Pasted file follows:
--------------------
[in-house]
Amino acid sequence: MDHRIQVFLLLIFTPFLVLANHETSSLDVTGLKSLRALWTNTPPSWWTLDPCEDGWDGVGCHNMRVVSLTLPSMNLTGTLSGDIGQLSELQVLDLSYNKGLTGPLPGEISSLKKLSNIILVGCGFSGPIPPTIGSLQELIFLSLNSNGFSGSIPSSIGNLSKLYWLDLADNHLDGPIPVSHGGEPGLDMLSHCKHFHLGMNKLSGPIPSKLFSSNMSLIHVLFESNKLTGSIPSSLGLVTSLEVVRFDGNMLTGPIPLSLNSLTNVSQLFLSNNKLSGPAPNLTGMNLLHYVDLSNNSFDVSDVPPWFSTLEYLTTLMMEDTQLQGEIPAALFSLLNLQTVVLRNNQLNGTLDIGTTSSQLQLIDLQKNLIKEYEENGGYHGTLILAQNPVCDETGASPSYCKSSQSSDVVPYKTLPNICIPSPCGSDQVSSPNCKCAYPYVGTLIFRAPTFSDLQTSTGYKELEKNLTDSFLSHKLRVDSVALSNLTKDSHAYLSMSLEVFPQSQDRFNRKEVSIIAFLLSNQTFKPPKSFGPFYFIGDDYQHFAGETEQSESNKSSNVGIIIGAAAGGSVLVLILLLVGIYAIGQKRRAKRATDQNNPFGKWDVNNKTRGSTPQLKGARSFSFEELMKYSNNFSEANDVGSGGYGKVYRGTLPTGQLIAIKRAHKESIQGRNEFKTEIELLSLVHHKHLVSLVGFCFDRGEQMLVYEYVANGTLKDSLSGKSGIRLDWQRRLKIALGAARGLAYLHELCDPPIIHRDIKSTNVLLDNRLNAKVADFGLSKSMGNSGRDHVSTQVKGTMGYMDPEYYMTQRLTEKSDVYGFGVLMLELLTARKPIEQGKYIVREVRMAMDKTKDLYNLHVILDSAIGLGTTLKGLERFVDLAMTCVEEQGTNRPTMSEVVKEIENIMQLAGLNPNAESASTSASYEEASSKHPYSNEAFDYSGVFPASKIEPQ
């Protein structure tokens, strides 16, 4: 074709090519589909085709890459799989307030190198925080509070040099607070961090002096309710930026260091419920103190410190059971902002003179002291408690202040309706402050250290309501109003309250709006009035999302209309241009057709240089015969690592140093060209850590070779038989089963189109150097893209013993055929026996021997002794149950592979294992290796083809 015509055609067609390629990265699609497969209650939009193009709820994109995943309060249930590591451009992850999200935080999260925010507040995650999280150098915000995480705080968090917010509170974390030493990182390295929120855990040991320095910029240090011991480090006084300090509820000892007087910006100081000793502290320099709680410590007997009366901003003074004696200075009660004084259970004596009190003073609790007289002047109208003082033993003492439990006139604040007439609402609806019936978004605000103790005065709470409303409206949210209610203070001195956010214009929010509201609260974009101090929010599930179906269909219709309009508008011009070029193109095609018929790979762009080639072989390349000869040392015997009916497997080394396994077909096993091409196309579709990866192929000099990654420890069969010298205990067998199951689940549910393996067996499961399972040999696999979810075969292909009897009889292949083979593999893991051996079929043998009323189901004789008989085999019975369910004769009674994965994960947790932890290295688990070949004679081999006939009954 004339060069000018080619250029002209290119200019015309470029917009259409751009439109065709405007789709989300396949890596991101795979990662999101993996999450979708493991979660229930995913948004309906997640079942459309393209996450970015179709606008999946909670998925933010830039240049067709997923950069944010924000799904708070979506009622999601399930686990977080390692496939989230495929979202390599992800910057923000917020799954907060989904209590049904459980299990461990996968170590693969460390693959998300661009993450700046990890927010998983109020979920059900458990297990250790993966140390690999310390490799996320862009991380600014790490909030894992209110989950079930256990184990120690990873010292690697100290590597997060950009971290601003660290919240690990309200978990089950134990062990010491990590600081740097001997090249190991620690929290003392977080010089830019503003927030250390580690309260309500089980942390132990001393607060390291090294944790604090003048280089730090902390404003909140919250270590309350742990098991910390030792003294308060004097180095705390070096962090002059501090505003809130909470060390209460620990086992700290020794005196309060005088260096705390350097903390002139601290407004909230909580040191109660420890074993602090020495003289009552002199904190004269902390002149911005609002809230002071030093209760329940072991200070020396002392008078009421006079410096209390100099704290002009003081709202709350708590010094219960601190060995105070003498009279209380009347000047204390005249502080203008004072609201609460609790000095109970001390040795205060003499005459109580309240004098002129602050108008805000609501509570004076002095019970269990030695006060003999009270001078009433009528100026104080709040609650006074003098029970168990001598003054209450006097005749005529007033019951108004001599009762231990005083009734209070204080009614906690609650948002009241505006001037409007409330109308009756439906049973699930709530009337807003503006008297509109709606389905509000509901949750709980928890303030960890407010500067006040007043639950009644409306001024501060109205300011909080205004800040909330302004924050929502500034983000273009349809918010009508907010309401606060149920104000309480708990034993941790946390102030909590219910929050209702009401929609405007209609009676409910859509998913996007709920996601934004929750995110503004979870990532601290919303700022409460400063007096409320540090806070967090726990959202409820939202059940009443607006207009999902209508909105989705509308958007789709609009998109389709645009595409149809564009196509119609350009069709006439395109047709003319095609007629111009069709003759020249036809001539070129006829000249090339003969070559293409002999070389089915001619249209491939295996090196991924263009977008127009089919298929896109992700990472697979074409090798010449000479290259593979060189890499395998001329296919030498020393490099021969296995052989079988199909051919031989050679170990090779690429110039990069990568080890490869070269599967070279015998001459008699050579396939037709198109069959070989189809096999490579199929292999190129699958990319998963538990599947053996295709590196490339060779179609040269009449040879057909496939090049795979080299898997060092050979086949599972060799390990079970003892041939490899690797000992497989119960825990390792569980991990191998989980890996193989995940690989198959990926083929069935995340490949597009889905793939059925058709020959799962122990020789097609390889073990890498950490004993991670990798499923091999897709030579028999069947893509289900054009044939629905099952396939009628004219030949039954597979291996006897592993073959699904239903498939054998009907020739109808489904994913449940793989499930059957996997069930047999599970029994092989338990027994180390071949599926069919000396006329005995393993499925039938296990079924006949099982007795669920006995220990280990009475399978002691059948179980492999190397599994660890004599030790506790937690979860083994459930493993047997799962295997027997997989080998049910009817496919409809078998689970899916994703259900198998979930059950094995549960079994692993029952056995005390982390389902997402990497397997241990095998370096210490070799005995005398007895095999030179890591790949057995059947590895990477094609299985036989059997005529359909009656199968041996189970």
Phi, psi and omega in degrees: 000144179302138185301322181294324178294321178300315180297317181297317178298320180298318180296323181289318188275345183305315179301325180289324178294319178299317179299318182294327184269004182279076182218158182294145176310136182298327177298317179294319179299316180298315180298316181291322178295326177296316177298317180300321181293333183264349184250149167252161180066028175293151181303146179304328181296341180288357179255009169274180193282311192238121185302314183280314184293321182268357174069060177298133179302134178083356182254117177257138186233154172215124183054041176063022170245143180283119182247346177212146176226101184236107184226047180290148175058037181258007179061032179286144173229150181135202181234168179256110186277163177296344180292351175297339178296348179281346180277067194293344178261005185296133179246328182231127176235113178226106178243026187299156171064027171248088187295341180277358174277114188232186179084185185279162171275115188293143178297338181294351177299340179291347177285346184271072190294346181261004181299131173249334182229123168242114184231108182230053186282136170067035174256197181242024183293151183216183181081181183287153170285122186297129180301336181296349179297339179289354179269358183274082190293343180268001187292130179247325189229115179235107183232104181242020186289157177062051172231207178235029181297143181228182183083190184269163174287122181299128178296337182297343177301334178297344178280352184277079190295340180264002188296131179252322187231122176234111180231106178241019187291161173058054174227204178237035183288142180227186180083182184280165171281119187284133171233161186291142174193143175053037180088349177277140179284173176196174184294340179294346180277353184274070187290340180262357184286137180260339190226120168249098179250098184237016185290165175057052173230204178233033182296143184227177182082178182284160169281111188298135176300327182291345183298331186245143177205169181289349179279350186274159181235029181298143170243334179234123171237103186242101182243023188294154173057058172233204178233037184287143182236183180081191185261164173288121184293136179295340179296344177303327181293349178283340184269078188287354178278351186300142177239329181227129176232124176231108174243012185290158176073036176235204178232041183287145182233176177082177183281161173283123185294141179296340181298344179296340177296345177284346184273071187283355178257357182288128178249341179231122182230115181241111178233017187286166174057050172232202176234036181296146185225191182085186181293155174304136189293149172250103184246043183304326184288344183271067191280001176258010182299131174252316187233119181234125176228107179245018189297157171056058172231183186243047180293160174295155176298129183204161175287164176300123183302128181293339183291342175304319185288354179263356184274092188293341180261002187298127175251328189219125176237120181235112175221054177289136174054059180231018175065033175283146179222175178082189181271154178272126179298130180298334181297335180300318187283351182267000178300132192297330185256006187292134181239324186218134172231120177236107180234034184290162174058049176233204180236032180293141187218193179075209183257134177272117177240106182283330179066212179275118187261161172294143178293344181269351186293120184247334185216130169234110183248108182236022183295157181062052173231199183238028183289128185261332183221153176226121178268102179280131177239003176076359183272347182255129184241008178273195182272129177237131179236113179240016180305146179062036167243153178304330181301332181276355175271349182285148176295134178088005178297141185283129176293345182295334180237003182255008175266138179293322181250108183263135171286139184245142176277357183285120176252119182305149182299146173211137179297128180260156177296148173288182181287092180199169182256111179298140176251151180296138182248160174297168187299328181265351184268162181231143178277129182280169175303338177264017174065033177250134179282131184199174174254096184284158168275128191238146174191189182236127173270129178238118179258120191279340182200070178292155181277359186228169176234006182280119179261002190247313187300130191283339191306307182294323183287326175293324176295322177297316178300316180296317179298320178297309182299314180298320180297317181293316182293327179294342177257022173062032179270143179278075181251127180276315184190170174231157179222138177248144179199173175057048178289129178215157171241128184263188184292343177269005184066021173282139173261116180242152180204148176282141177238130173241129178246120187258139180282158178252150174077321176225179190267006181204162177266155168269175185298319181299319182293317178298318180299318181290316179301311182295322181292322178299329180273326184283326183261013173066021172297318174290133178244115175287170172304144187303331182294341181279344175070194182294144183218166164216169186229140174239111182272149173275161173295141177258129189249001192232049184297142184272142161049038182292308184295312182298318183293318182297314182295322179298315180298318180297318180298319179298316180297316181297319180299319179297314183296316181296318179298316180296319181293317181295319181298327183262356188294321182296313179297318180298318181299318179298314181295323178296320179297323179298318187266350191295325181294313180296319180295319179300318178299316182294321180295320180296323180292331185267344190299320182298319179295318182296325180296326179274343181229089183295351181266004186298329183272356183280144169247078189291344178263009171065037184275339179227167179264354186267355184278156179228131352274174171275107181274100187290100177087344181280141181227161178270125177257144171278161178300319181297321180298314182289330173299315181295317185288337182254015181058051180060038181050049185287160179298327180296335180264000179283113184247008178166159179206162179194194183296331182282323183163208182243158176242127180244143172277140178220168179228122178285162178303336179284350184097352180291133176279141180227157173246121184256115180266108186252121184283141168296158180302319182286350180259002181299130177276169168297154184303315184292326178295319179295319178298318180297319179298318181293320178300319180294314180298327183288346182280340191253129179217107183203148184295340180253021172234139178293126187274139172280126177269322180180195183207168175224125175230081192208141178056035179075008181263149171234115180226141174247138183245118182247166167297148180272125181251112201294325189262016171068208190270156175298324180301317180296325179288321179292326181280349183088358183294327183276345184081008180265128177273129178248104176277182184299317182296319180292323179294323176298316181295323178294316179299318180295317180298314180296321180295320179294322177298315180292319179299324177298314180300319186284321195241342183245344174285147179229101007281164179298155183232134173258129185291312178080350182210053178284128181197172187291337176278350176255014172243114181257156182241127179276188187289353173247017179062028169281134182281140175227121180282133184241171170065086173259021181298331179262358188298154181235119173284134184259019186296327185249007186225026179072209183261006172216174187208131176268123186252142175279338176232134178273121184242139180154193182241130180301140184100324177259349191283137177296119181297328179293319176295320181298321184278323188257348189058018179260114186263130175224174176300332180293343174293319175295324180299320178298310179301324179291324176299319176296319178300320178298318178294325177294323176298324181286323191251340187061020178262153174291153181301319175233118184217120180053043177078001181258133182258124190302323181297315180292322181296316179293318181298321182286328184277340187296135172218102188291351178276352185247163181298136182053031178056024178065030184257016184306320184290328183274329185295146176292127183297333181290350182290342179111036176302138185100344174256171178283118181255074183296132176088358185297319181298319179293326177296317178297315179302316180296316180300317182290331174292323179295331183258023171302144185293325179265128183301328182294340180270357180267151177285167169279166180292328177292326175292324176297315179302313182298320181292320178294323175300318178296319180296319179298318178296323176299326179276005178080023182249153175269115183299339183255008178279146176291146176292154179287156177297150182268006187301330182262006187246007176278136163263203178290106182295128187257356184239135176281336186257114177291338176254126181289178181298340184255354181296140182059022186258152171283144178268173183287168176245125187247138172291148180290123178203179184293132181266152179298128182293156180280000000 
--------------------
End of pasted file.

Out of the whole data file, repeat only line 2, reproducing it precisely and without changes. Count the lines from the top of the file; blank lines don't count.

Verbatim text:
Amino acid sequence: MDHRIQVFLLLIFTPFLVLANHETSSLDVTGLKSLRALWTNTPPSWWTLDPCEDGWDGVGCHNMRVVSLTLPSMNLTGTLSGDIGQLSELQVLDLSYNKGLTGPLPGEISSLKKLSNIILVGCGFSGPIPPTIGSLQELIFLSLNSNGFSGSIPSSIGNLSKLYWLDLADNHLDGPIPVSHGGEPGLDMLSHCKHFHLGMNKLSGPIPSKLFSSNMSLIHVLFESNKLTGSIPSSLGLVTSLEVVRFDGNMLTGPIPLSLNSLTNVSQLFLSNNKLSGPAPNLTGMNLLHYVDLSNNSFDVSDVPPWFSTLEYLTTLMMEDTQLQGEIPAALFSLLNLQTVVLRNNQLNGTLDIGTTSSQLQLIDLQKNLIKEYEENGGYHGTLILAQNPVCDETGASPSYCKSSQSSDVVPYKTLPNICIPSPCGSDQVSSPNCKCAYPYVGTLIFRAPTFSDLQTSTGYKELEKNLTDSFLSHKLRVDSVALSNLTKDSHAYLSMSLEVFPQSQDRFNRKEVSIIAFLLSNQTFKPPKSFGPFYFIGDDYQHFAGETEQSESNKSSNVGIIIGAAAGGSVLVLILLLVGIYAIGQKRRAKRATDQNNPFGKWDVNNKTRGSTPQLKGARSFSFEELMKYSNNFSEANDVGSGGYGKVYRGTLPTGQLIAIKRAHKESIQGRNEFKTEIELLSLVHHKHLVSLVGFCFDRGEQMLVYEYVANGTLKDSLSGKSGIRLDWQRRLKIALGAARGLAYLHELCDPPIIHRDIKSTNVLLDNRLNAKVADFGLSKSMGNSGRDHVSTQVKGTMGYMDPEYYMTQRLTEKSDVYGFGVLMLELLTARKPIEQGKYIVREVRMAMDKTKDLYNLHVILDSAIGLGTTLKGLERFVDLAMTCVEEQGTNRPTMSEVVKEIENIMQLAGLNPNAESASTSASYEEASSKHPYSNEAFDYSGVFPASKIEPQ